Title: Letter of 4 October 1881 from William Lothian to Peter Lothian
Author: Lothian, William, d. 1930
Source: Archives of Manitoba, MG8 B3, William Lothian
Page 13 of 18

Transcription

saw it was no use to my going further as I would
only get more confused in the darknes. Had I read
at home of one being lost on the prairie & compelled
to pass the night supperless & alone amid the wide
solitude, I would have thought it a great experience
& yet here was I brought to it myself. I did not get
excited in the least though I did feel a little queer
but there was nothing for it but to wait for the
morning & then do my best to find out where
I was for I was now half convinced that these
bluffs were not what I had taken them to be.
I took out the pony and tied her to the back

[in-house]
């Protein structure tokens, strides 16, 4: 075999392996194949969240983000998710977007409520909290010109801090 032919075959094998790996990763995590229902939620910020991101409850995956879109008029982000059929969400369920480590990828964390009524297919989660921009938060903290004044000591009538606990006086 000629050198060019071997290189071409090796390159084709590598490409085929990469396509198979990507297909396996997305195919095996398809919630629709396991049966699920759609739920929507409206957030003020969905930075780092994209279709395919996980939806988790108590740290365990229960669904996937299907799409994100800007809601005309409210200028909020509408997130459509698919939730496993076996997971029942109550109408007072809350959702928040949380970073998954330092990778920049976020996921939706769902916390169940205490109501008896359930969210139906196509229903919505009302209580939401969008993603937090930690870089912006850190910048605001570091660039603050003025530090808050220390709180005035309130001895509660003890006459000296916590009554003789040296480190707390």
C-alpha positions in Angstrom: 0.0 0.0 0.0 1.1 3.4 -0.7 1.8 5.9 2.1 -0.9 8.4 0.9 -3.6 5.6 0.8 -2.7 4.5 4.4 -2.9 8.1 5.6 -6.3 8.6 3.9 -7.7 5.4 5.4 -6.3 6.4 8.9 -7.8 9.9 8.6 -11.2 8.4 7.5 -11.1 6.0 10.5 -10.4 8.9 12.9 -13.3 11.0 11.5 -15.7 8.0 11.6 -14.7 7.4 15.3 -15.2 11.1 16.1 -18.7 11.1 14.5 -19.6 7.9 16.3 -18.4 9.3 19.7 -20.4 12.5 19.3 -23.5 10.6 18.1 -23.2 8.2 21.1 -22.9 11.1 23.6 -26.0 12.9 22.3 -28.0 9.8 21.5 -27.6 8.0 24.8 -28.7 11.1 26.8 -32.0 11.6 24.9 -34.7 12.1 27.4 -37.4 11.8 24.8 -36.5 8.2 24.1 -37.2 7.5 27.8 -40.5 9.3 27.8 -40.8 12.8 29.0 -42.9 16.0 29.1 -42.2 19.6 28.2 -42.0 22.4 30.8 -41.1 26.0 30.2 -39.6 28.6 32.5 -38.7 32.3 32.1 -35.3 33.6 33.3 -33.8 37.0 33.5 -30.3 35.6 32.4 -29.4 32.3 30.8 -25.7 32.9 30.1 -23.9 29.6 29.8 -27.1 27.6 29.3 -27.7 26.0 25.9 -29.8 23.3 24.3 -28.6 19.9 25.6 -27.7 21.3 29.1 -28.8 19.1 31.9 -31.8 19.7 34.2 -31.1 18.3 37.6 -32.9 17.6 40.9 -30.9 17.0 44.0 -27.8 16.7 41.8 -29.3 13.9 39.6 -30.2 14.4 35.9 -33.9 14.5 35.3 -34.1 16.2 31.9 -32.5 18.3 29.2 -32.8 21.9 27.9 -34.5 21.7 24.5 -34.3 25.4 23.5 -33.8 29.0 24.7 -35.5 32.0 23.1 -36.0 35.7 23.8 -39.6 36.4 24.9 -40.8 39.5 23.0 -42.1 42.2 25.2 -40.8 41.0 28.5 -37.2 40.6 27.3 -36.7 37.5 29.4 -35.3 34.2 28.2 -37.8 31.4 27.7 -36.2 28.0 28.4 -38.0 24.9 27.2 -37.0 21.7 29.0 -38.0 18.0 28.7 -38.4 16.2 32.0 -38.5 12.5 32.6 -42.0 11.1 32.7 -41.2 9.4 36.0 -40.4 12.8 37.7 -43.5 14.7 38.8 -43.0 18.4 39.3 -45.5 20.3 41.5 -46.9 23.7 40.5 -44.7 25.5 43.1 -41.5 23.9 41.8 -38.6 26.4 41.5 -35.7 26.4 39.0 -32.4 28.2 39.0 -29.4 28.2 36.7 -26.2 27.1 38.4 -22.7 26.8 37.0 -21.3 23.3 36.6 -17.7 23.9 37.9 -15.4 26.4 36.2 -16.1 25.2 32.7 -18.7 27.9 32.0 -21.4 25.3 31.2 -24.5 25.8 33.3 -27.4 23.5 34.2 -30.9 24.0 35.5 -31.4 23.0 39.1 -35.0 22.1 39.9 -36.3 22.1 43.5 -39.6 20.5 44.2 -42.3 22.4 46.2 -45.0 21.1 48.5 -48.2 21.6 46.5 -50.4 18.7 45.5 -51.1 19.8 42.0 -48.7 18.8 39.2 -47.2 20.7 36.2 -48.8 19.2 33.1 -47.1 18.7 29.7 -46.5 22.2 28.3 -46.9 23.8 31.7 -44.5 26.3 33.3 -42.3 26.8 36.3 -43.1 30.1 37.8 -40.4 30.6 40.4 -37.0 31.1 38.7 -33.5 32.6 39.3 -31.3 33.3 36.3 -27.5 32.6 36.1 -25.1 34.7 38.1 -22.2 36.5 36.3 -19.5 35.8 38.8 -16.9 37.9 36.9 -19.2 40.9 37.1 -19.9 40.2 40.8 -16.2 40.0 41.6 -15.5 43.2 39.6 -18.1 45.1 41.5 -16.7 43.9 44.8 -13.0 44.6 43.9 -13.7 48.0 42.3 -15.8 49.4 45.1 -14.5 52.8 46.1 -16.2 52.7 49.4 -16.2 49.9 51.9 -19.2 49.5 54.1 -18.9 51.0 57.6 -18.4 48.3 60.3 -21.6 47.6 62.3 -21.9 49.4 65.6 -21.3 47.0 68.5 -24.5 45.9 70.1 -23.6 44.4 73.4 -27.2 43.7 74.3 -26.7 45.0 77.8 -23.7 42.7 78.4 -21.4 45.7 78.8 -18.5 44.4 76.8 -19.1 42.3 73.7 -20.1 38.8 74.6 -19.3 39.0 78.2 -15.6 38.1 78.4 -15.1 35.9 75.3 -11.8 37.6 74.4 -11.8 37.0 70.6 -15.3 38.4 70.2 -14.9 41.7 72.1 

of the buckboard. I had a little hay with me
but she preferred the prairie grass to it & nibbled
away all round as far as her tether would let her.
I had my topcoat with me as also a blanket for the
pony. And better still I had one of our wool ticks I
was taking over to Jim. Little did we think Mother
when we were busy at them before the front door
yon fine June day that such a thing would
happen to them as to be spread out on the wide
prarie [prairie] for me to lie on. I spread it out below
the buckboard & lay down with my coat over
me. The stars were shining brightly & I thought
it was going to be frosty. I lay with my head covered
for a good while but Nelly not content with her
hay & being hungry began to pull the buckboard
over the top of me. I got up & found the stars had
all disappeared a thin vail [veil] of clouds spread all
over the sky. It was very very mild not breath of
air & it could not have been a better night for me
under the circumstances. I got the blanket &
again lay down & went to sleep. I must have slept
quite a long time as the night did not seem awful
long. My dreams were a little rambling. Father figured
prominently in them. I also dreamed of loading a cart.

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